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Are You An Active Listener?

4 min read
Mom and teacher working with toddler
Penny Gill (right), teacher of the deaf at Clarke, works with a family in Clarke's Birth to Age Three Program.
Tips for Professionals Working with Families

Have you ever emerged from a conversation feeling energized, supported and truly heard? You probably benefited from the efforts of an active listener.

“Active listening is the key to success in working with the families and children at Clarke,” says Jan Gatty, EdM, MED, EdD, director of child & family services at Clarke Schools for Hearing and Speech.

For 49 years, Jan has worked with families of infants and young children who are deaf or hard of hearing, helping them understand hearing loss, how to communicate effectively and providing ways to create language-rich spaces at home. Jan was also a professor at Smith College, where she’s taught courses in child development, family-centered practice and counseling.

In Counseling Theory and Education, Jan’s course in the department of education and child study at Smith, she paired students and assigned them the task of meeting once a week to listen to each other, using active listening techniques she demonstrated in class. “The students formed effective ‘listening partnerships,’ not necessarily friendships. And yet, if there was a crisis on campus, these students would often turn to their listening partner to process the experience.”

What made the active listener more appealing than a friend?

The Fundamentals of Active Listening

Active listeners use various techniques to convey their attention, including physically and verbally expressing their interest, paraphrasing to confirm what they’ve heard, reflecting emotions and avoiding interjecting or sharing their own experiences during a conversation.

Jan offers these strategies to listen actively and effectively:

  • Check your body posture. Face the speaker and use an open, relaxed body posture (e.g., uncrossing arms and legs) that communicates your interest and availability.
  • Maintain comfortable eye contact. Look at the speaker while you’re interacting but try not to stare. Keep in mind that different cultures use different patterns of eye contact for communication. In Western cultures, for example, direct eye contact generally communicates social availability. Be aware of patterns and the speaker’s use of eye contact to establish and maintain communicative connection. Follow the speaker’s lead as you interact.
  • Offer gestural and verbal encouragements. Small gestures and words can be used to encourage speakers to continue to share. “Yes,” “Uh-huh,” and nodding your head lets the speaker know you’re listening.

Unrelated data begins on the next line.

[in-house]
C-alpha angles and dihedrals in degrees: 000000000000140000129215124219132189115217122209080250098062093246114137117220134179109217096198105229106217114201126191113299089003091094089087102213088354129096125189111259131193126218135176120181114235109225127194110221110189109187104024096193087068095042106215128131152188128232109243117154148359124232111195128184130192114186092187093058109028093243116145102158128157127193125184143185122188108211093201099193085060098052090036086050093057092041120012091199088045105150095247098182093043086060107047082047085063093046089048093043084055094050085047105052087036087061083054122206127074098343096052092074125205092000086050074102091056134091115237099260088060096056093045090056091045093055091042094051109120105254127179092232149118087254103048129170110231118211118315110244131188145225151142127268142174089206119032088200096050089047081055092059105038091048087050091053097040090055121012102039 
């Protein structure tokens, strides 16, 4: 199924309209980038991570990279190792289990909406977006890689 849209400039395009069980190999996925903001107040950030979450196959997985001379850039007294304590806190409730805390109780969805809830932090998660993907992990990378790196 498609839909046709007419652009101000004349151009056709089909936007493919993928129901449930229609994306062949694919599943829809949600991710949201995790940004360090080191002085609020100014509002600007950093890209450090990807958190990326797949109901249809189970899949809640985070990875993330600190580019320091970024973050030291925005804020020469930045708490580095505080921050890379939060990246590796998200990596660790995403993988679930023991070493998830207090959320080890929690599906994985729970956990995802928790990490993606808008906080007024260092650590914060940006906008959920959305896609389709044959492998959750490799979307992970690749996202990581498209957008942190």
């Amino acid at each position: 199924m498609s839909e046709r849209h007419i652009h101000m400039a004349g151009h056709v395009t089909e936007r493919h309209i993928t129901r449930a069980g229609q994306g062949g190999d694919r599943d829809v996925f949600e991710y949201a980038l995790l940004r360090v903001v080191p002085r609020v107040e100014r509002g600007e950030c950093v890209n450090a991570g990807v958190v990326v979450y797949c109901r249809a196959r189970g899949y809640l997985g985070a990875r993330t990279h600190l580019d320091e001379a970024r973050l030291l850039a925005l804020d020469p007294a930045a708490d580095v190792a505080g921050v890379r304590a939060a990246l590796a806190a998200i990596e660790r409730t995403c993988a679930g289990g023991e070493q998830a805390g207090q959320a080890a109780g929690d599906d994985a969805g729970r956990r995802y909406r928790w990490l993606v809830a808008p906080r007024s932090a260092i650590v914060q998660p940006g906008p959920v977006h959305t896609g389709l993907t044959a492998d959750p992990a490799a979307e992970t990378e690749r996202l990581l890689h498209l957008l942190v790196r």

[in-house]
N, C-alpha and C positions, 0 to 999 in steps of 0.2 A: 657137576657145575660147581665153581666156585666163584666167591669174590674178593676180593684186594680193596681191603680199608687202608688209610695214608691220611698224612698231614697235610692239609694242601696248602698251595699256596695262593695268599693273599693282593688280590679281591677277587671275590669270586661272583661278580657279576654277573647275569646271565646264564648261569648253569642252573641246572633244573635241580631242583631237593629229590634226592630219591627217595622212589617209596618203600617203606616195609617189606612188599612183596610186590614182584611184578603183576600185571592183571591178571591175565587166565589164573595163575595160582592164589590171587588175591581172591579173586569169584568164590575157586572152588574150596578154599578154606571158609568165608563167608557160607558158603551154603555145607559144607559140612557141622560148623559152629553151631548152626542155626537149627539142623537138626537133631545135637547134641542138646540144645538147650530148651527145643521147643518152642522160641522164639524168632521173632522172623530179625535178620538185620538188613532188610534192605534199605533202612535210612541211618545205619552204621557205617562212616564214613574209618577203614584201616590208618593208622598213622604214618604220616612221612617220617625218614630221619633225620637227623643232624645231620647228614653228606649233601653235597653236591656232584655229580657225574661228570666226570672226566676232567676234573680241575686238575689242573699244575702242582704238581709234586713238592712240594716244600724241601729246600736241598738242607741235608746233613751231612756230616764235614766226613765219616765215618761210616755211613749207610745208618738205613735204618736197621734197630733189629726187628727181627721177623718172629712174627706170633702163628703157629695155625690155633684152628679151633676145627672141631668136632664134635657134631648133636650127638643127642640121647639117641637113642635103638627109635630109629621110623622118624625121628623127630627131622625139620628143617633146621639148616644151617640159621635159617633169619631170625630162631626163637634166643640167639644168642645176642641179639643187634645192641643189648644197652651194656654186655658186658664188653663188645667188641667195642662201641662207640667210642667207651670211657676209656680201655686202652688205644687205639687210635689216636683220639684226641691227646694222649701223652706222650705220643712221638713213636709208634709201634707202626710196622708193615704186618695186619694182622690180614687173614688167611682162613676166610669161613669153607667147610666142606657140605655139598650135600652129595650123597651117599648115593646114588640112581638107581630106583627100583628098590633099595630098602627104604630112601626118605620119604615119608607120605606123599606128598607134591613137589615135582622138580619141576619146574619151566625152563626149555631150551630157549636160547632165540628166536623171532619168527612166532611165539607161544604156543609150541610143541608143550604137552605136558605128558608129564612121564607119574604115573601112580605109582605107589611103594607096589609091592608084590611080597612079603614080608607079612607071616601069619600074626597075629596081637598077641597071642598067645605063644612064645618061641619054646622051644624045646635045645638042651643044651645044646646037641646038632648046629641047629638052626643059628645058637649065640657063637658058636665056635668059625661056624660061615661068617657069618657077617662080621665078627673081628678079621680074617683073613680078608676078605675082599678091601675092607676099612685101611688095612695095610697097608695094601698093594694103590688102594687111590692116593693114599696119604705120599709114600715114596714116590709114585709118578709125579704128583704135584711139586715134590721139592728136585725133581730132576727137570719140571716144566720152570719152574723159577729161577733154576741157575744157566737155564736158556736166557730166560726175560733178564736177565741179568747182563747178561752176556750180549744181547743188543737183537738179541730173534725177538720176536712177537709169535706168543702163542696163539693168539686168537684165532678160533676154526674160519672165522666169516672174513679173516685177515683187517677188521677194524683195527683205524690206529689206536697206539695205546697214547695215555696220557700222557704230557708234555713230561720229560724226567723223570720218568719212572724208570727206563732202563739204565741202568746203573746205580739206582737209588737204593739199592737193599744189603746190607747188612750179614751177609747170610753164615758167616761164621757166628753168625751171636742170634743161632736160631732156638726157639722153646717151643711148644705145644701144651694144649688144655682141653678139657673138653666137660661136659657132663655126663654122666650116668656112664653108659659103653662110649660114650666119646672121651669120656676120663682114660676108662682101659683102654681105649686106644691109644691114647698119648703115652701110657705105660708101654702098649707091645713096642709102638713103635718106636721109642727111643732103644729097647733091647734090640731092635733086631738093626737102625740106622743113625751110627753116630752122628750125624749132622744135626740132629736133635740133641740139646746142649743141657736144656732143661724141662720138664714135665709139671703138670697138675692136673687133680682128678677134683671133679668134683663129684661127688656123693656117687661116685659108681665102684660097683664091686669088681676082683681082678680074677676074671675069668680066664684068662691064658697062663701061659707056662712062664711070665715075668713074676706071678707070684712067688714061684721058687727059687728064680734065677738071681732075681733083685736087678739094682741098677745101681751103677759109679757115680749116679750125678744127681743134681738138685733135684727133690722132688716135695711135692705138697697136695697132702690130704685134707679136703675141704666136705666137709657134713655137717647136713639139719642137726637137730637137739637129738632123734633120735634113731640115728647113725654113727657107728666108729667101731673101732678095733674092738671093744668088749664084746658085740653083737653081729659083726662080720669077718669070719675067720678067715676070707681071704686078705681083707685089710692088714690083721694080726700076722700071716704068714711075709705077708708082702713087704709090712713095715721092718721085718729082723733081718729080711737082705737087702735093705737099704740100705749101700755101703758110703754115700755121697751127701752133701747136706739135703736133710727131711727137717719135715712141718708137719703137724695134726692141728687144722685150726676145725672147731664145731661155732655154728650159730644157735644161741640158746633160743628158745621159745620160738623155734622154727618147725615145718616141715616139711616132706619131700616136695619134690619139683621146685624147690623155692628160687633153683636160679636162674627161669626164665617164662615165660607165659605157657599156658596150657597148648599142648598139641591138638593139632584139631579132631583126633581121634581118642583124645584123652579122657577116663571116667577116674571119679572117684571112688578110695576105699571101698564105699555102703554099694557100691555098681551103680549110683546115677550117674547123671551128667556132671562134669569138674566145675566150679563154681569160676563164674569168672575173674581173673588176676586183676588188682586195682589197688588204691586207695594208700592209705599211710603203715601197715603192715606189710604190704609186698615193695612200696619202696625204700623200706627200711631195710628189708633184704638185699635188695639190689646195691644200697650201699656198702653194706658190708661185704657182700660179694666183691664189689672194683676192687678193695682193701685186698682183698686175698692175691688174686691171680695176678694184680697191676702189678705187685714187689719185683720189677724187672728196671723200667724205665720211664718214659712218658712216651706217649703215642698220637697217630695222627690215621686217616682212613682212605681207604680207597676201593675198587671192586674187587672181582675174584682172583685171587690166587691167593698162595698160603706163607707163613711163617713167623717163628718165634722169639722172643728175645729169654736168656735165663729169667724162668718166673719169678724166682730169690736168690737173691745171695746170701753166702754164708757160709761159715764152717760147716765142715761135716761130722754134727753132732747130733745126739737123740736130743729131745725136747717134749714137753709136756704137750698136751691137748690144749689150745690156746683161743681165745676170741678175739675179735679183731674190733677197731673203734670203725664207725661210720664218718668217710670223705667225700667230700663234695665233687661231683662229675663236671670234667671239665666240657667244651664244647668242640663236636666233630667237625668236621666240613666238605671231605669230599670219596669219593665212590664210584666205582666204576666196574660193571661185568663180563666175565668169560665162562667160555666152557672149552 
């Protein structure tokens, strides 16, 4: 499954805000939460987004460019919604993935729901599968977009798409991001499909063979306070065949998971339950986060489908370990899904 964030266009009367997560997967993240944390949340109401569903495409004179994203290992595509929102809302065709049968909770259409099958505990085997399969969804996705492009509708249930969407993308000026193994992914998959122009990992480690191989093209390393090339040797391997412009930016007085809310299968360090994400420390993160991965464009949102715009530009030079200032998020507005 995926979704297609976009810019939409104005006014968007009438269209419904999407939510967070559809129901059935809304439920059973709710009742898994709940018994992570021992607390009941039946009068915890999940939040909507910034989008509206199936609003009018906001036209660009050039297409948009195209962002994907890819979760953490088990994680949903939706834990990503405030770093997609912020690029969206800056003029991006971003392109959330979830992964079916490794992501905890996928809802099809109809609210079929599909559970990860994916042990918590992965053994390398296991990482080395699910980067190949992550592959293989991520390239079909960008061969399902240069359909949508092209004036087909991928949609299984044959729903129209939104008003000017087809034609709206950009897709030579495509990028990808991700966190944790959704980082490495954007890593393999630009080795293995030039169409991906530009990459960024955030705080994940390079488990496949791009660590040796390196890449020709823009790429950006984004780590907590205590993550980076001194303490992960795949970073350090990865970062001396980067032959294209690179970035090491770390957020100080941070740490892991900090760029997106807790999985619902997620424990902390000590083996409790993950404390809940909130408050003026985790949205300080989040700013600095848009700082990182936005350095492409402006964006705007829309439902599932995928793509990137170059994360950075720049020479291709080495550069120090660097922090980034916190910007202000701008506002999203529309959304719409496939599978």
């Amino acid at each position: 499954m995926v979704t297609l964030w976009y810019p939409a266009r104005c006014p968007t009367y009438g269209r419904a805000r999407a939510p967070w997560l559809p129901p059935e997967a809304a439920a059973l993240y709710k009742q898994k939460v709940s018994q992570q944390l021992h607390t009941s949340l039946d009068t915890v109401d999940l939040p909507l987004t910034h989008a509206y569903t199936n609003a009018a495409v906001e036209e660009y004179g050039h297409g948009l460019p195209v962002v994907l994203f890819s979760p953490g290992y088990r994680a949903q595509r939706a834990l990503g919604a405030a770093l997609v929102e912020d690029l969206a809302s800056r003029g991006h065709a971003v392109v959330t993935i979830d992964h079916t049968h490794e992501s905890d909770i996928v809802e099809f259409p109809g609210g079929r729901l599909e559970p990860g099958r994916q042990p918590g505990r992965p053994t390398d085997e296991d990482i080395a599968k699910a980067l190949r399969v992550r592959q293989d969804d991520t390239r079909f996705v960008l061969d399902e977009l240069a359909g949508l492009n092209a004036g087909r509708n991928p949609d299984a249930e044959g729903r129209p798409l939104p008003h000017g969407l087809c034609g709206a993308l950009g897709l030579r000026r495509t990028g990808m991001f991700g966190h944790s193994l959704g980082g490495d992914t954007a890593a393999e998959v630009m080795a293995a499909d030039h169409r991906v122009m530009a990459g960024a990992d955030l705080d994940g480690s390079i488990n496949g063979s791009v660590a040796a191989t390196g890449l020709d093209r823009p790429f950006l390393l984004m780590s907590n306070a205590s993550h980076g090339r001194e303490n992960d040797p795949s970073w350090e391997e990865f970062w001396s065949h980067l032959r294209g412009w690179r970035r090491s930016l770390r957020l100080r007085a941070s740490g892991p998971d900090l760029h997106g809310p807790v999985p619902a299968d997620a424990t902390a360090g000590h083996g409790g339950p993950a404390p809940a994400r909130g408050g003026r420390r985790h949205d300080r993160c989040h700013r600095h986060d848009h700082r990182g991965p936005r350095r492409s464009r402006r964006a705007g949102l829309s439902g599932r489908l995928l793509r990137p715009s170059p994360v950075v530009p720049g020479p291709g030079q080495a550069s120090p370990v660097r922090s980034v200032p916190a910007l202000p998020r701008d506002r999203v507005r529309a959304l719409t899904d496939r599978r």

Simple sentences like, “Tell me more about that,” or “Could you explain what you mean by that?” both show the speaker that you’re interested and help clarify information for you as the listener. (These statements can also help slow down the conversation if the amount of information is becoming overwhelming for you as the listener. Consider it a tool.)

  • Follow their lead. When you’re actively listening to someone, the speaker controls the course and pace of the conversation. You’re following their lead. The speaker is the driver and you’re the passenger.You can demonstrate that you’re following along by:
    • paraphrasing statements when it feels appropriate to do so. Use your own words; don’t be a parrot. (e.g., “I heard you say that…” “So, what you are saying is…”)
    • and reflecting their emotions back to them. When you can verbally acknowledge and validate someone’s feelings, they’ll feel heard. “This is the most powerful strategy of all,” says Jan. Hearing and responding to the emotion behind the message provides profound support. (e.g., “It sounds like you are feeling anxious about…,” “Seems like you’re feeling really angry that…” “Wow! You must feel very proud of…”)

Why Does Active Listening Matter?

At Clarke, our team of experts provides Listening and Spoken Language (LSL) education and support customized for each family’s unique needs and communication goals. Doing this effectively requires trust among the family members and the Clarke practitioners. Active listening is one way to develop trust and cultivate strong relationships.

“Relationships are so important in working with families who have young children with hearing loss,” says Jan. She notes that the most effective professionals are excellent listeners. They’re able to coach families through a sometimes complicated—often emotional—process of learning by listening carefully.